“You can see listed here, and on page 478 of your text, some of the more common genes that have been removed via embryonic therapy. Of course, the research did not stop there. Genes for eye color, muscle build, and even height have all-” the teacher continued, but Larissa’s whisper cut through the back of the room.
“Missed that one, didn’t you Maker? You’re lucky they found a desk short enough for you.” Clara bristled a little. She wasn’t that short. She was one point six five meters, which was pretty tall for a female of Asian descent. At least, she wasn’t short compared to unmodified girls of Asian descent; Clara was below average for her class and the world population. Only by eight centimeters, but it was enough to be noticeable.
“-strongest supporters for restraining widespread gene manipulation. Often, legislators at the time quoted scientists over ‘hidden genes’ and resistances that often were disguised as disease. A good example of this is sickle-cell anemia and malaria. Although the insurance industry – it was entirely private at the time – played a key part in curbing the use of non-medical therapies, there still exists an important minority that believes the ‘junk DNA’ so many parents had removed from their progeny may have a purpose in the future. Perhaps even protect us from a new disease. Let’s take a look at the technique used to select for desirable traits – this will be on the test…”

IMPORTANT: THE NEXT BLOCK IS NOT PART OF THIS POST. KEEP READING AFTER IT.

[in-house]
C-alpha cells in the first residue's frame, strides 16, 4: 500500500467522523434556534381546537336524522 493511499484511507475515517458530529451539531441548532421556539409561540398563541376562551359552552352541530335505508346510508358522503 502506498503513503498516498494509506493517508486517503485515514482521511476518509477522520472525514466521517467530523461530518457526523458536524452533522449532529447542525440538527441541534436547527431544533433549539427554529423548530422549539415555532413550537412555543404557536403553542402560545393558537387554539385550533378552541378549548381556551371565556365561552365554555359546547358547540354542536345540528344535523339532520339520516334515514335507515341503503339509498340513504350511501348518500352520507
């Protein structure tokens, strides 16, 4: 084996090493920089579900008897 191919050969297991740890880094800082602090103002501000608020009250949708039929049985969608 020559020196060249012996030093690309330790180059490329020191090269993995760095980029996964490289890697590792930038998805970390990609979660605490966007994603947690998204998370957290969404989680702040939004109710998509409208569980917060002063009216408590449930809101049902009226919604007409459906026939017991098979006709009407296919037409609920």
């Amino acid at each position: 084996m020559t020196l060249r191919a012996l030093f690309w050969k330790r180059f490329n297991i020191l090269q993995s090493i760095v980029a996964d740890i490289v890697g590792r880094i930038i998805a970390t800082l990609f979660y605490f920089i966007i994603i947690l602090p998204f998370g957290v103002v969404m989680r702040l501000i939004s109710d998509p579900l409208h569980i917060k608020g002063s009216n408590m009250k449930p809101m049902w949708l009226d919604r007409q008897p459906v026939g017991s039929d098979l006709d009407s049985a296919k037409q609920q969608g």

“I bet if you look up junk DNA on the net, there’s just a picture of Maker there,” said Brady. He was loud enough that the whole class heard, and many began to laugh. The teacher even looked up with a frown.
“At least my parents had enough genes to work with, Brady,” Clara said hotly. “I’m sure your doctor had a hard time finding two pairs that weren’t alike. But that runs in your family, doesn’t it?” Shocked silence fell over the room, and Clara almost regretted saying anything. It was a small town. Everyone knew everyone, for generations. And everyone knew that Brady’s great-great grandparents had been second cousins. It wasn’t something talked about openly, especially among those who considered good genes a prophecy of success. Which was pretty much everyone. Giggles broke out in the room and Brady turned bright red.
“Both of you. Principal. Now.” The teacher left no room for argument. Maker slid out of her seat and grabbed her tablet. She was sure she would be kicking herself for not keeping her mouth shut, but at the moment she felt rather proud. Brady, she thought, meet your glass house.
Larissa whistled as she walked past her desk. “Careful how brave you get, Minty. I’d hate to see what might happen to that pale little face if someone decided to break your nose.” Her whisper was quiet, only Clara heard her. It sent a little rake of fear across her belly. That made her mad.